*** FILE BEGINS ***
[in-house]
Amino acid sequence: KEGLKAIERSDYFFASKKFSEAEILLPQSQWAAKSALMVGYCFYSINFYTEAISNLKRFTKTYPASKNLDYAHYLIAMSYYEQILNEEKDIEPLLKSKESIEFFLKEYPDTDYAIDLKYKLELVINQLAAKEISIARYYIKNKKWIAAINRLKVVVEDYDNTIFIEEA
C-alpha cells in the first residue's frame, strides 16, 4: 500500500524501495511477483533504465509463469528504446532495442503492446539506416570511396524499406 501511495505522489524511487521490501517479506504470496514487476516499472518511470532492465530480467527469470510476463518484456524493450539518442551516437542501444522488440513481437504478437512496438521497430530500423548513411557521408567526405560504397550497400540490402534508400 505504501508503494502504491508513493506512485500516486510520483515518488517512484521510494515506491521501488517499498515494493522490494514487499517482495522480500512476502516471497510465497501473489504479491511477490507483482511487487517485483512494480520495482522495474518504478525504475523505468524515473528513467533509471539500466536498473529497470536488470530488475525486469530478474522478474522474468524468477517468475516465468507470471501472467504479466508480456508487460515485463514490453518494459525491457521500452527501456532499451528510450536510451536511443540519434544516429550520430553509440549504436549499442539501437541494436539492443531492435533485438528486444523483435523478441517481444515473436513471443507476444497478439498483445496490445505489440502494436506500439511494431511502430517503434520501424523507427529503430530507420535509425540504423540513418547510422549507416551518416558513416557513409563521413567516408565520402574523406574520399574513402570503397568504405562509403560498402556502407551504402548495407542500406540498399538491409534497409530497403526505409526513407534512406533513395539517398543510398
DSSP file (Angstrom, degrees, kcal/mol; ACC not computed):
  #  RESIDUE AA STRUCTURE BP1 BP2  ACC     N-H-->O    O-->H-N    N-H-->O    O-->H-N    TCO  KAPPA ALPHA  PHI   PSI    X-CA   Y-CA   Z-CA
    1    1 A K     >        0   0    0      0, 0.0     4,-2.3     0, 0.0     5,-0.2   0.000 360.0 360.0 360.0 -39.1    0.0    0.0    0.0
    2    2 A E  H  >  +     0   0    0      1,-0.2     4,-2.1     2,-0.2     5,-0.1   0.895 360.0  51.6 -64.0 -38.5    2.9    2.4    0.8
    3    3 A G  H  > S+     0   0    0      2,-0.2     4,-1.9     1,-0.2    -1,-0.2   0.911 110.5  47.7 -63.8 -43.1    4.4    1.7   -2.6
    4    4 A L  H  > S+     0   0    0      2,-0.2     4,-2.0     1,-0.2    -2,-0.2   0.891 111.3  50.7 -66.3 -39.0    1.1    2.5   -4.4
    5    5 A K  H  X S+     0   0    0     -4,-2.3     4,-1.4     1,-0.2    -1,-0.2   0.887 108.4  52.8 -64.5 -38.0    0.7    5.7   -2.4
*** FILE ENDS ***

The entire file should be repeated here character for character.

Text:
[in-house]
Amino acid sequence: KEGLKAIERSDYFFASKKFSEAEILLPQSQWAAKSALMVGYCFYSINFYTEAISNLKRFTKTYPASKNLDYAHYLIAMSYYEQILNEEKDIEPLLKSKESIEFFLKEYPDTDYAIDLKYKLELVINQLAAKEISIARYYIKNKKWIAAINRLKVVVEDYDNTIFIEEA
C-alpha cells in the first residue's frame, strides 16, 4: 500500500524501495511477483533504465509463469528504446532495442503492446539506416570511396524499406 501511495505522489524511487521490501517479506504470496514487476516499472518511470532492465530480467527469470510476463518484456524493450539518442551516437542501444522488440513481437504478437512496438521497430530500423548513411557521408567526405560504397550497400540490402534508400 505504501508503494502504491508513493506512485500516486510520483515518488517512484521510494515506491521501488517499498515494493522490494514487499517482495522480500512476502516471497510465497501473489504479491511477490507483482511487487517485483512494480520495482522495474518504478525504475523505468524515473528513467533509471539500466536498473529497470536488470530488475525486469530478474522478474522474468524468477517468475516465468507470471501472467504479466508480456508487460515485463514490453518494459525491457521500452527501456532499451528510450536510451536511443540519434544516429550520430553509440549504436549499442539501437541494436539492443531492435533485438528486444523483435523478441517481444515473436513471443507476444497478439498483445496490445505489440502494436506500439511494431511502430517503434520501424523507427529503430530507420535509425540504423540513418547510422549507416551518416558513416557513409563521413567516408565520402574523406574520399574513402570503397568504405562509403560498402556502407551504402548495407542500406540498399538491409534497409530497403526505409526513407534512406533513395539517398543510398
DSSP file (Angstrom, degrees, kcal/mol; ACC not computed):
  #  RESIDUE AA STRUCTURE BP1 BP2  ACC     N-H-->O    O-->H-N    N-H-->O    O-->H-N    TCO  KAPPA ALPHA  PHI   PSI    X-CA   Y-CA   Z-CA
    1    1 A K     >        0   0    0      0, 0.0     4,-2.3     0, 0.0     5,-0.2   0.000 360.0 360.0 360.0 -39.1    0.0    0.0    0.0
    2    2 A E  H  >  +     0   0    0      1,-0.2     4,-2.1     2,-0.2     5,-0.1   0.895 360.0  51.6 -64.0 -38.5    2.9    2.4    0.8
    3    3 A G  H  > S+     0   0    0      2,-0.2     4,-1.9     1,-0.2    -1,-0.2   0.911 110.5  47.7 -63.8 -43.1    4.4    1.7   -2.6
    4    4 A L  H  > S+     0   0    0      2,-0.2     4,-2.0     1,-0.2    -2,-0.2   0.891 111.3  50.7 -66.3 -39.0    1.1    2.5   -4.4
    5    5 A K  H  X S+     0   0    0     -4,-2.3     4,-1.4     1,-0.2    -1,-0.2   0.887 108.4  52.8 -64.5 -38.0    0.7    5.7   -2.4